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Concert Reviews:
Raphael Saadiq brings soul celebration to Motown
 

By GARY GRAFF
of the Oakland Press

» See more SOUND CHECK

DETROIT -- The crowd wasn't nearly as large as it should have been, and the sound mix was abysmal.

It was the kind of night any performer could have been forgiven for just phoning it in, but instead Raphael Saadiq transcended all that on Thursday night (June 2) at Saint Andrews Hall to deliver nearly two hours of joyous soul celebration that anyone who wasn't there should kick themselves for missing.

Saadiq, 45 but still baby-faced youthful, has been a soul man nearly all his life -- since joining the Gospel Hummingbirds when he was 12, with Sheila E.'s band when he was 17 and then leading his own Tony! Toni! Tone! But it's during his solo career and particularly on his last two albums -- 2008's Grammy Award-nominated "The Way I See It" and this year's "Stone Rollin' " -- that he's really found a groove, sourcing timeless R&B influences from Motown, Stax and more into a sound that still holds contemporary sway and, on Thursday, kicked some major booty at Saint Andrews.

Saadiq, his five-piece band and two backing singers came out smooth but were soon kicking hard, harsh sound mix and all, with "Staying In Love," the sinewy, staccato "Heart Attack" and the hip-swiveling "Radio." The singer and guitarist was keenly aware of his surroundings -- he did, after all, record a song ("Breaking In") in Hitsville's Studio A for Esquire magazine's latest music issue -- a paid homage to Motown, noting that "if you missed that era 'cause you were two years old or something...this is what it must have been like in Detroit," a fair estimation of the broad age, gender and racial mix in the crowd. And there was certainly a Motown flavor in songs such as "Love That Girl," "Sure Hope You Mean It" and "Never Give You Up."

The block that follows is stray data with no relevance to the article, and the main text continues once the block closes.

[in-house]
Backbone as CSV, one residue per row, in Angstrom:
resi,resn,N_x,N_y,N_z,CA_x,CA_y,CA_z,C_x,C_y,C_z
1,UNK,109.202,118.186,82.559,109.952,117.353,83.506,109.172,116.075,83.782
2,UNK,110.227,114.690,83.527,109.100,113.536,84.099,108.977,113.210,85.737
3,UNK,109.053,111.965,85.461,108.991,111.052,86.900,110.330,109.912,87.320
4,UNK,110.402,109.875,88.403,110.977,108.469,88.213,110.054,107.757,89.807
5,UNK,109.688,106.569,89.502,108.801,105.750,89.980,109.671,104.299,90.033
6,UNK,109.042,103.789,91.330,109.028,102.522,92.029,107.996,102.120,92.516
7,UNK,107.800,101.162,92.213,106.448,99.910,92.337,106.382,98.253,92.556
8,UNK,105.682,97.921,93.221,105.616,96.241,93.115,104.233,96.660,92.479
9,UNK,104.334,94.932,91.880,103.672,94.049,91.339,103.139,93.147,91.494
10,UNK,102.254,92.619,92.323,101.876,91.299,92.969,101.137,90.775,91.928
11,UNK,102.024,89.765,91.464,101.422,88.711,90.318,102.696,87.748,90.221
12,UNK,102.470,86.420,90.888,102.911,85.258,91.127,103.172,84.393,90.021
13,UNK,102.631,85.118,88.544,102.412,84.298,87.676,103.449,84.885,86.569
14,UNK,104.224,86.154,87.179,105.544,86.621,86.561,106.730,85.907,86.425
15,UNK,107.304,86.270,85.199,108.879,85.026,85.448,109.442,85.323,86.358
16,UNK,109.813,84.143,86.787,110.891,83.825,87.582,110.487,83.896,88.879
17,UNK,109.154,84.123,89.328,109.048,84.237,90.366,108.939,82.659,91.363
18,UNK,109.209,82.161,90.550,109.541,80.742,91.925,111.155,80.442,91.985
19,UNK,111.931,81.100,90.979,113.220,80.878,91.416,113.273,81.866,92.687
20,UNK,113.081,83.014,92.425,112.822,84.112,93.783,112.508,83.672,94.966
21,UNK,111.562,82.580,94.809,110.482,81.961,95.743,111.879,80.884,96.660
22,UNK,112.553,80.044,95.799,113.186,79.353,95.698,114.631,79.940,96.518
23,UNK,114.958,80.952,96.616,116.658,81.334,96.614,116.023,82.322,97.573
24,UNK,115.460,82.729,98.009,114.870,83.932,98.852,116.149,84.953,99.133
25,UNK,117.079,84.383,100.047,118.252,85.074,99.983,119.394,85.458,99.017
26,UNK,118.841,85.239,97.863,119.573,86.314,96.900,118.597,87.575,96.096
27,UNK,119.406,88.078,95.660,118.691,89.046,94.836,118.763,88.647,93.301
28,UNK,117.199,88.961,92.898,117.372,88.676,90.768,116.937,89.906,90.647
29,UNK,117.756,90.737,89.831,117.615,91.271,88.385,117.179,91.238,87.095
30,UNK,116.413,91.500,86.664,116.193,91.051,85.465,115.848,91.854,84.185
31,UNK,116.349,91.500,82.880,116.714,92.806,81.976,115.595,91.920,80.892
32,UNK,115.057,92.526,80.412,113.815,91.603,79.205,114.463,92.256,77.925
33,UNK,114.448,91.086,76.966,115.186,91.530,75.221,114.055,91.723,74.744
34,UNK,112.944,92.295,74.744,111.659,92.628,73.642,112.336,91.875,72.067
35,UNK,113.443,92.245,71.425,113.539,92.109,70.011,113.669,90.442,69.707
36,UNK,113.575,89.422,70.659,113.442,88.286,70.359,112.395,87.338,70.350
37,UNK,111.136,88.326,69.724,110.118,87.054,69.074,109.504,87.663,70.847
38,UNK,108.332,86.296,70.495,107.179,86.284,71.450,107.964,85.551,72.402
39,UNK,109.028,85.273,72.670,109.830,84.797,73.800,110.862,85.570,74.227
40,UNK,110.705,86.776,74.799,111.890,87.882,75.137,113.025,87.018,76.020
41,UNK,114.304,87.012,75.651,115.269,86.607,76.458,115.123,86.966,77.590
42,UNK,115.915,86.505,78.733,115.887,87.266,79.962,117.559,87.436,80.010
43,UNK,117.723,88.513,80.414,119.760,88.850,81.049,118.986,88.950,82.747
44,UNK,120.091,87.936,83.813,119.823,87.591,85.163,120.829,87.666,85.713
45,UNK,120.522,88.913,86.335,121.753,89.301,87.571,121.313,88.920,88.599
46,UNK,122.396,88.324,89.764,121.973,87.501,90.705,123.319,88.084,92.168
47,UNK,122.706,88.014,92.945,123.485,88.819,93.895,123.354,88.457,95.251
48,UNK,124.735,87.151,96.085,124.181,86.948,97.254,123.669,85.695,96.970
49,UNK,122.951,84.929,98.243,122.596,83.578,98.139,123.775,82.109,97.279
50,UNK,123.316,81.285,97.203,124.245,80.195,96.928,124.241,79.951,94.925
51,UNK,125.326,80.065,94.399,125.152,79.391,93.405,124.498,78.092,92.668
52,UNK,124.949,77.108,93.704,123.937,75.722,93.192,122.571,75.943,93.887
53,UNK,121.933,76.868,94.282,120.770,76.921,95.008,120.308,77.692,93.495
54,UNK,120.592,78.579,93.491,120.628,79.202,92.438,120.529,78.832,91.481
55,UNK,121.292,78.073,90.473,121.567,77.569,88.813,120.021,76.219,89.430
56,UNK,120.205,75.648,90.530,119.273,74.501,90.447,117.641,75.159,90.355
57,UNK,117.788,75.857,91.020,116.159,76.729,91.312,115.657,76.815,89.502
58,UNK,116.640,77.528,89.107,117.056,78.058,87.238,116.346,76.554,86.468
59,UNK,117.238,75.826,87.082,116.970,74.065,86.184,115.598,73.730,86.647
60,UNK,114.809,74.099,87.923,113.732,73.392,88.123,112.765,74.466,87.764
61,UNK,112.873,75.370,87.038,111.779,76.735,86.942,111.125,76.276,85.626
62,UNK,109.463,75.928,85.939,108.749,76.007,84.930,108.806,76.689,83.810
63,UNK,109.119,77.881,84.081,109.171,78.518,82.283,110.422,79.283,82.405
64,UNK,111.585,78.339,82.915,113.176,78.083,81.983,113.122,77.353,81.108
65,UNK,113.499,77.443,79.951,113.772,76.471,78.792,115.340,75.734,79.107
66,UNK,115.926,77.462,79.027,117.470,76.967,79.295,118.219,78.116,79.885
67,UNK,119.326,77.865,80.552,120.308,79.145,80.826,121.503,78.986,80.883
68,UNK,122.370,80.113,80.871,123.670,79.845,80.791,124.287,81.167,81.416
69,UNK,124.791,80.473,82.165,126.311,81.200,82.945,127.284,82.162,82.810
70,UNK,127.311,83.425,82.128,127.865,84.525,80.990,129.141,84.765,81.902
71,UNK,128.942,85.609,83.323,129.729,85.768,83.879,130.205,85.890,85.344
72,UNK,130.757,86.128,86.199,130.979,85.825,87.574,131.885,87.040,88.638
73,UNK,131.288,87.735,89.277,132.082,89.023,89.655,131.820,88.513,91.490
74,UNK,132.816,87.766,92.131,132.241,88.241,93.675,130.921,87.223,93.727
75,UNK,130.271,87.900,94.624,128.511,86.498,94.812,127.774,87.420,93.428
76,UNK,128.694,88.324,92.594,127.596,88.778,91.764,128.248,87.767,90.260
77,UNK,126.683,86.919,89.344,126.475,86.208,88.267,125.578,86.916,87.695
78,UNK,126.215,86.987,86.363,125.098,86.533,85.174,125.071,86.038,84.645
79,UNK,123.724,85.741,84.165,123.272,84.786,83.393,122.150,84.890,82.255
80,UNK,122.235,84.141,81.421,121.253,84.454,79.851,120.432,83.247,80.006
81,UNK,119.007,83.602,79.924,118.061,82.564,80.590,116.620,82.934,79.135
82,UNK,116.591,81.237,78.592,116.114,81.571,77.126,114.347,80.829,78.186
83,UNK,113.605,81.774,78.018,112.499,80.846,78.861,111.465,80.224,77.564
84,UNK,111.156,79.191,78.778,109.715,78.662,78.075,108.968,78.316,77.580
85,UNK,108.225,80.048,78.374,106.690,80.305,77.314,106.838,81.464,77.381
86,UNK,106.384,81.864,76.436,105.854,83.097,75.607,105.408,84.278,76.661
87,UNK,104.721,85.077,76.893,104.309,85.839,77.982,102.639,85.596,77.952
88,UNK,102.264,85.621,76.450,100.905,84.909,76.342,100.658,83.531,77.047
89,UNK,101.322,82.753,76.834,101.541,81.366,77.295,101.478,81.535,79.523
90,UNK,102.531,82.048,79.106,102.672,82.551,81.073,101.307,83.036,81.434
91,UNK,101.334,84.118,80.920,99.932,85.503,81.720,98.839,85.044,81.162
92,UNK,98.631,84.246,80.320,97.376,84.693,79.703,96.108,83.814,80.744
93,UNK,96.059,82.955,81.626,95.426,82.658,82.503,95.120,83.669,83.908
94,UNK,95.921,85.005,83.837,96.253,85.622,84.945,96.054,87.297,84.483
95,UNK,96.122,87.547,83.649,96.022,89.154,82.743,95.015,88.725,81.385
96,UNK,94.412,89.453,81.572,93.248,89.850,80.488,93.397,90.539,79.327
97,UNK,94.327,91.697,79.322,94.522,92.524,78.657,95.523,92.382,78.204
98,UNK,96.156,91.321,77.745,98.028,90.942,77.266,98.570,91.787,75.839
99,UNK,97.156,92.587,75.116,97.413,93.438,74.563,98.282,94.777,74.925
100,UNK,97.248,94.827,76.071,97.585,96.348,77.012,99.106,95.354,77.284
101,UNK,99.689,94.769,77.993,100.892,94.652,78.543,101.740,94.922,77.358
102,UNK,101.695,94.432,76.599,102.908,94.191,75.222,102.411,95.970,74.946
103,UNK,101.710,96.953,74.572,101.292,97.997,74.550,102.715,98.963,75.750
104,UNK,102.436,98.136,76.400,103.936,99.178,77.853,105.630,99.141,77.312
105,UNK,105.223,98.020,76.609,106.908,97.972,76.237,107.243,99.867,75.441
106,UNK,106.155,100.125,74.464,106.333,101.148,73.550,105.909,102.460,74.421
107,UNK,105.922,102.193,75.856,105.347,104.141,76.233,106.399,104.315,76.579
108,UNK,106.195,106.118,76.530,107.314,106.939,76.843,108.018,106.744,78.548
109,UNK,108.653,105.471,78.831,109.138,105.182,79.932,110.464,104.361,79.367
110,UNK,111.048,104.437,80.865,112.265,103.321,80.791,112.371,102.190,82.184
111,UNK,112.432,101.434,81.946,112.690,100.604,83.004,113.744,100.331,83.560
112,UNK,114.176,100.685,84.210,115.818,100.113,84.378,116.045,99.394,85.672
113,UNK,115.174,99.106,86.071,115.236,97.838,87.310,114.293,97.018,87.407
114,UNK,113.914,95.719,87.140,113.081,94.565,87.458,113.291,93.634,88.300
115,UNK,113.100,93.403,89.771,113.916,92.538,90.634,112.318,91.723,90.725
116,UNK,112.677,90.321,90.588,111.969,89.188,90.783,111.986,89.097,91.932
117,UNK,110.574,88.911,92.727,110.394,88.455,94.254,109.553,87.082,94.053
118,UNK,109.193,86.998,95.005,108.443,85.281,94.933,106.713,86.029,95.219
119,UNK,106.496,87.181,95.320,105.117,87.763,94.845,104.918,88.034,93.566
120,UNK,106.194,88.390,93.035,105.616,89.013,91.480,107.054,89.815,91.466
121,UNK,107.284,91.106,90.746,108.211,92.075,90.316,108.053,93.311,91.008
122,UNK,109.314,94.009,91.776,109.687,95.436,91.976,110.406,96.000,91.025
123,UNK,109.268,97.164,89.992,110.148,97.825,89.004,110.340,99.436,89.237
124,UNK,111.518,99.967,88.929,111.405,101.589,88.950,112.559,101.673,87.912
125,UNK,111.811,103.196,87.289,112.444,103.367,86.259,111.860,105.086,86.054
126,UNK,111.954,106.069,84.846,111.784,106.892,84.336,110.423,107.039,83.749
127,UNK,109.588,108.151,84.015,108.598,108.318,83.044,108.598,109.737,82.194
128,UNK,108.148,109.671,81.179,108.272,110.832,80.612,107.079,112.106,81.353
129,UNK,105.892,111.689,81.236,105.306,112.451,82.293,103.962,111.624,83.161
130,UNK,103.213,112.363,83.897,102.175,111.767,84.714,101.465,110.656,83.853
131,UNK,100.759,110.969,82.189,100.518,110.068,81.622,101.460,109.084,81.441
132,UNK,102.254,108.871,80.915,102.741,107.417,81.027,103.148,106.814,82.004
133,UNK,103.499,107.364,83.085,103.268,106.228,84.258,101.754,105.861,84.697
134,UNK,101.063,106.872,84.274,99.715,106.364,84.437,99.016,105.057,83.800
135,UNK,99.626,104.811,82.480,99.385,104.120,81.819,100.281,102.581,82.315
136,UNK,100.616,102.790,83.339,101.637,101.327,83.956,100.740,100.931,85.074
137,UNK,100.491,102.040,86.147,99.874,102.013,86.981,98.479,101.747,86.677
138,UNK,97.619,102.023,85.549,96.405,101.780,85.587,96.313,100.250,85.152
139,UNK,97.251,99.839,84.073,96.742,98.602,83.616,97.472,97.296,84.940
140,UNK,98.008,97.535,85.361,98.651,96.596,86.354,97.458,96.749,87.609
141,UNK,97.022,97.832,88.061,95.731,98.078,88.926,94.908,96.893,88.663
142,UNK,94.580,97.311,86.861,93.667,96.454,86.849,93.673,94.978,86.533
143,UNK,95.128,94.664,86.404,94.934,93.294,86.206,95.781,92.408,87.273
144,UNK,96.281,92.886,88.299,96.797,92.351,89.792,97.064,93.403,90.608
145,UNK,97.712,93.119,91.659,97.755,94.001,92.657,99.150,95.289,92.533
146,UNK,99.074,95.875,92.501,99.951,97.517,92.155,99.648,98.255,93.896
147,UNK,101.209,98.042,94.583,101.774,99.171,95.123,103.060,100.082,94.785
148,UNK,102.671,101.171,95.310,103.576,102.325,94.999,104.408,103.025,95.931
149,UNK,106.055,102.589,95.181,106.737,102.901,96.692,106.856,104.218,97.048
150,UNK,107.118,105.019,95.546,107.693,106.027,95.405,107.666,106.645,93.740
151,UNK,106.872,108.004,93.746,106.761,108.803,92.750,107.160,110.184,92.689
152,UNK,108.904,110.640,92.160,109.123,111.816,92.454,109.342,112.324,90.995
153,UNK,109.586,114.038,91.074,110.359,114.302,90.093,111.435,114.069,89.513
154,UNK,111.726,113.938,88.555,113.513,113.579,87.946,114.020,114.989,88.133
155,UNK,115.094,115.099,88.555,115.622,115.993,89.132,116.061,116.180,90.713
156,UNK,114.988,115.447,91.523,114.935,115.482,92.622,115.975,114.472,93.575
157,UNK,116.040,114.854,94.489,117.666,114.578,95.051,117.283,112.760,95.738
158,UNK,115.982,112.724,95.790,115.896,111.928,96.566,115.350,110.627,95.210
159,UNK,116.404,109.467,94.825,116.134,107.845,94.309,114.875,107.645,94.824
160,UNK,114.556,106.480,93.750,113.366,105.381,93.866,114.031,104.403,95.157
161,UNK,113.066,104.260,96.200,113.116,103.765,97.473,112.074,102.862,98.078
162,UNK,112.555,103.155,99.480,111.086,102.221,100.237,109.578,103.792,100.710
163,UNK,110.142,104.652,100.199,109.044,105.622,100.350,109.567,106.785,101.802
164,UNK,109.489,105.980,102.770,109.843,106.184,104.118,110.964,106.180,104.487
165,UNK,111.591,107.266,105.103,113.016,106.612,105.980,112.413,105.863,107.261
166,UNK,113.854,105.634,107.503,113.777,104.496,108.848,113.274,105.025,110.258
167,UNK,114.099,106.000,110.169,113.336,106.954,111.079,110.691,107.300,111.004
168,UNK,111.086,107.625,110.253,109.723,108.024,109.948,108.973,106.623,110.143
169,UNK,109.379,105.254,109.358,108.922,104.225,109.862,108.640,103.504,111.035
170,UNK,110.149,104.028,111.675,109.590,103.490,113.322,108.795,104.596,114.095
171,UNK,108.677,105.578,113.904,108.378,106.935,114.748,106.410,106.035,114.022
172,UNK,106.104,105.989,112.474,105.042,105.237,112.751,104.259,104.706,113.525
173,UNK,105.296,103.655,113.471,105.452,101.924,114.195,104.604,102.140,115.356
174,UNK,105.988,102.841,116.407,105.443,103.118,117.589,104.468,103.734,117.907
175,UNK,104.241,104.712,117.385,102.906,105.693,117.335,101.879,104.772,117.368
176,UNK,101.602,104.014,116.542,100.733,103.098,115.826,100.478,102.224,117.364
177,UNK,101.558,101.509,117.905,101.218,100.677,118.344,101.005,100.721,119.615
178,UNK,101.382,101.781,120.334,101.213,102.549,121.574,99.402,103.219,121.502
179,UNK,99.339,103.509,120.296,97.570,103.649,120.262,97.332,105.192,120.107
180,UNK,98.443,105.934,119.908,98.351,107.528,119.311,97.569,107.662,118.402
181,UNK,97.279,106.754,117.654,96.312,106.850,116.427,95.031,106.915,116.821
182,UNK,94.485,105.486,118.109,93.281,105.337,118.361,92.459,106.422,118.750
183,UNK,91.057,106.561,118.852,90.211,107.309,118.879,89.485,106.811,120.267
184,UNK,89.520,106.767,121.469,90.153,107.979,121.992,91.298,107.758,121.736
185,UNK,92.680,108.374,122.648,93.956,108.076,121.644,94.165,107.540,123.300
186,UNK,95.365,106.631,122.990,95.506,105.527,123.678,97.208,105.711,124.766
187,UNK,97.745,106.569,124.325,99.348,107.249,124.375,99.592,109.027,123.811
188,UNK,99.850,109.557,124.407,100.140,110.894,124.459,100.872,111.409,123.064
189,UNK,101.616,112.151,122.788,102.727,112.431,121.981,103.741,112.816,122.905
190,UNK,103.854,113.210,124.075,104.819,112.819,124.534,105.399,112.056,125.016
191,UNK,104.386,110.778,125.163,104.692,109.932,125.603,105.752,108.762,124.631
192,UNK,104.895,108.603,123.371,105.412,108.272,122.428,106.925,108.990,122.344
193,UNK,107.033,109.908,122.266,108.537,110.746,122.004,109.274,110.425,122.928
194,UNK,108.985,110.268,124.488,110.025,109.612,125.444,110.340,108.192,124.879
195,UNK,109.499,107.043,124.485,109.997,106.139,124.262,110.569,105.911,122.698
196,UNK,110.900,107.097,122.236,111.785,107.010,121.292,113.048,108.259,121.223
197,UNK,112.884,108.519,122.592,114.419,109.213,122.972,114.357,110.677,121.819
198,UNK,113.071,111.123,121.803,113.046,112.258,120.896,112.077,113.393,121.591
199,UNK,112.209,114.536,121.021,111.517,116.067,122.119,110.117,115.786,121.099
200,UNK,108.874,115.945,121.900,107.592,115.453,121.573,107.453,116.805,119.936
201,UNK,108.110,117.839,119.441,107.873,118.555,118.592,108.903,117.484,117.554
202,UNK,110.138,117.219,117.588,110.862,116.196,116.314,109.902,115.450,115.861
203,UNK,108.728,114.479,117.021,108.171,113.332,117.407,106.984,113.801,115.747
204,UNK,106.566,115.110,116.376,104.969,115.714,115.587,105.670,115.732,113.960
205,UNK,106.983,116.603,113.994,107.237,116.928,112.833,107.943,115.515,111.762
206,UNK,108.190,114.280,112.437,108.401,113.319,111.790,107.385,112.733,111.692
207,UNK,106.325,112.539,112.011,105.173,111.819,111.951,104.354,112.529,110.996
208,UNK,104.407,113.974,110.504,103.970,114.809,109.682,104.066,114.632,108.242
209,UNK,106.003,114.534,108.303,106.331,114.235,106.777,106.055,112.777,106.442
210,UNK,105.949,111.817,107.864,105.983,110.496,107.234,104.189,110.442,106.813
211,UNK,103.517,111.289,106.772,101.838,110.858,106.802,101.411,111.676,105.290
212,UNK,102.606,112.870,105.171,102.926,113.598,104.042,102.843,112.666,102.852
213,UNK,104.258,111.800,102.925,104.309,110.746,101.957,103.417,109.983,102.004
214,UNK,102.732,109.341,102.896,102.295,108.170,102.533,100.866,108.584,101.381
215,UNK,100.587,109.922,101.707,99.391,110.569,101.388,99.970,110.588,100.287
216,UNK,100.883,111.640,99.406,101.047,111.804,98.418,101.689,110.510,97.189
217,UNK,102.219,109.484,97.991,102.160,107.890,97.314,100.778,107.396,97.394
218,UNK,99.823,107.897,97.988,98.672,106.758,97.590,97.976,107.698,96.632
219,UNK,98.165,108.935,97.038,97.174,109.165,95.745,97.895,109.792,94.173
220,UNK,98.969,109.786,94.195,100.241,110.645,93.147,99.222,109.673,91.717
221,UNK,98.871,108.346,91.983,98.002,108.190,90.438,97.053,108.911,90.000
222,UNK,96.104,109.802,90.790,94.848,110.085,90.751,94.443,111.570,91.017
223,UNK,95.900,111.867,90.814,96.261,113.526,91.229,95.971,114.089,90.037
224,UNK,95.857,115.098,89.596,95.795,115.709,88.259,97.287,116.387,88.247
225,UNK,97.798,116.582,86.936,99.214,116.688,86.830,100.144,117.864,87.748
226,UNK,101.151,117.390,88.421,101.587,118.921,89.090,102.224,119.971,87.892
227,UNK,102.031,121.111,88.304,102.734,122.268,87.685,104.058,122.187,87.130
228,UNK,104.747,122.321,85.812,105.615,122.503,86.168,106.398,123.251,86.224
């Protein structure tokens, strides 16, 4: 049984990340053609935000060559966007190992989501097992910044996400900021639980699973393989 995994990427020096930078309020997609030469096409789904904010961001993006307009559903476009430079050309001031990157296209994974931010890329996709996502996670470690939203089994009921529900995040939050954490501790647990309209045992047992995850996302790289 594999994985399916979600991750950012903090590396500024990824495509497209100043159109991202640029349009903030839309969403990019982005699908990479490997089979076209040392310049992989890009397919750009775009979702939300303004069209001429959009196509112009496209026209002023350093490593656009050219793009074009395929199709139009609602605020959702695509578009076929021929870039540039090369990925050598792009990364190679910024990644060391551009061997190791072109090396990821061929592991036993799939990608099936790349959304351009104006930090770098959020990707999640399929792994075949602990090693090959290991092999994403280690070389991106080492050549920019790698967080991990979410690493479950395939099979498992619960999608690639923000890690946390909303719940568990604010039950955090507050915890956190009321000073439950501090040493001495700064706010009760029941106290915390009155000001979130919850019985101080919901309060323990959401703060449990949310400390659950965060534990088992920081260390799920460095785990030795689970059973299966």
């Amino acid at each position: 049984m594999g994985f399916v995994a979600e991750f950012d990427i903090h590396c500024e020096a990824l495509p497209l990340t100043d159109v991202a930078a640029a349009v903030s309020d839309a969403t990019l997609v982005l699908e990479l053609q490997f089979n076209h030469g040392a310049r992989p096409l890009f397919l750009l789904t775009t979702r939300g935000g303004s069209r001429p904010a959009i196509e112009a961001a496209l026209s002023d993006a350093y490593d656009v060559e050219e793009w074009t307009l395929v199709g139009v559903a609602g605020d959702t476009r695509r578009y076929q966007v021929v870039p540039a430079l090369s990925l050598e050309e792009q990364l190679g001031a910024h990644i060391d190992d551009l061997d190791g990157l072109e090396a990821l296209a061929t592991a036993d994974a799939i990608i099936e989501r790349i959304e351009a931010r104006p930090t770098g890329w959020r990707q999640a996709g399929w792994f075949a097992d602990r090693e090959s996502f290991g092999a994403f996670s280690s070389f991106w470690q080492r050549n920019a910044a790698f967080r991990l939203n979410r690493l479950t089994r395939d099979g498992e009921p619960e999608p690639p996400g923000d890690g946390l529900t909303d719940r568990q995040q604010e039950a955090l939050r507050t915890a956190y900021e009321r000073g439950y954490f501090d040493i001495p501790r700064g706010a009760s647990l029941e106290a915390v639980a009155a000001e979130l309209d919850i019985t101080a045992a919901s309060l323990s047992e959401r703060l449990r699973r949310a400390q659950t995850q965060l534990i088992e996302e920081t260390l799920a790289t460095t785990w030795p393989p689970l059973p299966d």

Saadiq also gave a Detroit-centric shout-out to "Stone Rollin' " guest Amp Fiddler before playing the album's "Movin' Down the Line."

"Stone Rollin' " was, not surprisingly, the focus of the night, with strong renditions of the title track, "Just Don't," "Over You," "Day Dreams" and the show-closing "Go To Hell." But the night's real highlights were extended jams on "Get Involved" and "Skyy, Can You Feel Me," which neatly balanced tight musicianship with improvisational playfulness -- and plenty of dancing both on and in front of the stage.

At the end of the show, Saadiq made a couple of fake exits, ala James Brown, pushed off each time by one of the backing singers as if the band was getting tired. That may have been the case, but rest assured that by that point the Saint Andrews crowd would have taken whatever else Saadiq had to give.

Send your thoughts and comments to Gary Graff

 



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